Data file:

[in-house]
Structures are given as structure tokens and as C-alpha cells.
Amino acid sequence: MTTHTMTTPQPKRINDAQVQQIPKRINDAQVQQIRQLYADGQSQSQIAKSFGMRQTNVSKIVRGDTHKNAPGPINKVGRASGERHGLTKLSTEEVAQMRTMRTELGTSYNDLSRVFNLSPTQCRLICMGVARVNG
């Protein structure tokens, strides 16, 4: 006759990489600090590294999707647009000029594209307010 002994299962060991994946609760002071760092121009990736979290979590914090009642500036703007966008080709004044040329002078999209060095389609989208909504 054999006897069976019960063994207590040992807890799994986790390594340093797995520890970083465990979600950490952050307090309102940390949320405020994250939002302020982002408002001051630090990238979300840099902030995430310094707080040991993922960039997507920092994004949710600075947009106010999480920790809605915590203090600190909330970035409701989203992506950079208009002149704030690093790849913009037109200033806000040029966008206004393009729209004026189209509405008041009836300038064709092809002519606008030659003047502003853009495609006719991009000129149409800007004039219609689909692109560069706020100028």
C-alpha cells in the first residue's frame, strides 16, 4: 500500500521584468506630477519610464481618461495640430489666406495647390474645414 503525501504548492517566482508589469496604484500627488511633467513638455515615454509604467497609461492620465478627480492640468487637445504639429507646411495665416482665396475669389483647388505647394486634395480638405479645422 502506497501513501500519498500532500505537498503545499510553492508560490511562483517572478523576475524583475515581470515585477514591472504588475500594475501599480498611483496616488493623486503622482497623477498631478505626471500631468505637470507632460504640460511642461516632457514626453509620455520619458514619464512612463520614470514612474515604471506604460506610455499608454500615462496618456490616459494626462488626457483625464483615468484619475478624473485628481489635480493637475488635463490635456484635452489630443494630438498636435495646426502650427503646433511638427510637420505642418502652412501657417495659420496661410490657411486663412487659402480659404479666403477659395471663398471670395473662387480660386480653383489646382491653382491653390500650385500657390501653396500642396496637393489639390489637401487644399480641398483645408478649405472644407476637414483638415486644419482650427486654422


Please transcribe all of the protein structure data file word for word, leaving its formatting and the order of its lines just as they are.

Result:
[in-house]
Structures are given as structure tokens and as C-alpha cells.
Amino acid sequence: MTTHTMTTPQPKRINDAQVQQIPKRINDAQVQQIRQLYADGQSQSQIAKSFGMRQTNVSKIVRGDTHKNAPGPINKVGRASGERHGLTKLSTEEVAQMRTMRTELGTSYNDLSRVFNLSPTQCRLICMGVARVNG
């Protein structure tokens, strides 16, 4: 006759990489600090590294999707647009000029594209307010 002994299962060991994946609760002071760092121009990736979290979590914090009642500036703007966008080709004044040329002078999209060095389609989208909504 054999006897069976019960063994207590040992807890799994986790390594340093797995520890970083465990979600950490952050307090309102940390949320405020994250939002302020982002408002001051630090990238979300840099902030995430310094707080040991993922960039997507920092994004949710600075947009106010999480920790809605915590203090600190909330970035409701989203992506950079208009002149704030690093790849913009037109200033806000040029966008206004393009729209004026189209509405008041009836300038064709092809002519606008030659003047502003853009495609006719991009000129149409800007004039219609689909692109560069706020100028």
C-alpha cells in the first residue's frame, strides 16, 4: 500500500521584468506630477519610464481618461495640430489666406495647390474645414 503525501504548492517566482508589469496604484500627488511633467513638455515615454509604467497609461492620465478627480492640468487637445504639429507646411495665416482665396475669389483647388505647394486634395480638405479645422 502506497501513501500519498500532500505537498503545499510553492508560490511562483517572478523576475524583475515581470515585477514591472504588475500594475501599480498611483496616488493623486503622482497623477498631478505626471500631468505637470507632460504640460511642461516632457514626453509620455520619458514619464512612463520614470514612474515604471506604460506610455499608454500615462496618456490616459494626462488626457483625464483615468484619475478624473485628481489635480493637475488635463490635456484635452489630443494630438498636435495646426502650427503646433511638427510637420505642418502652412501657417495659420496661410490657411486663412487659402480659404479666403477659395471663398471670395473662387480660386480653383489646382491653382491653390500650385500657390501653396500642396496637393489639390489637401487644399480641398483645408478649405472644407476637414483638415486644419482650427486654422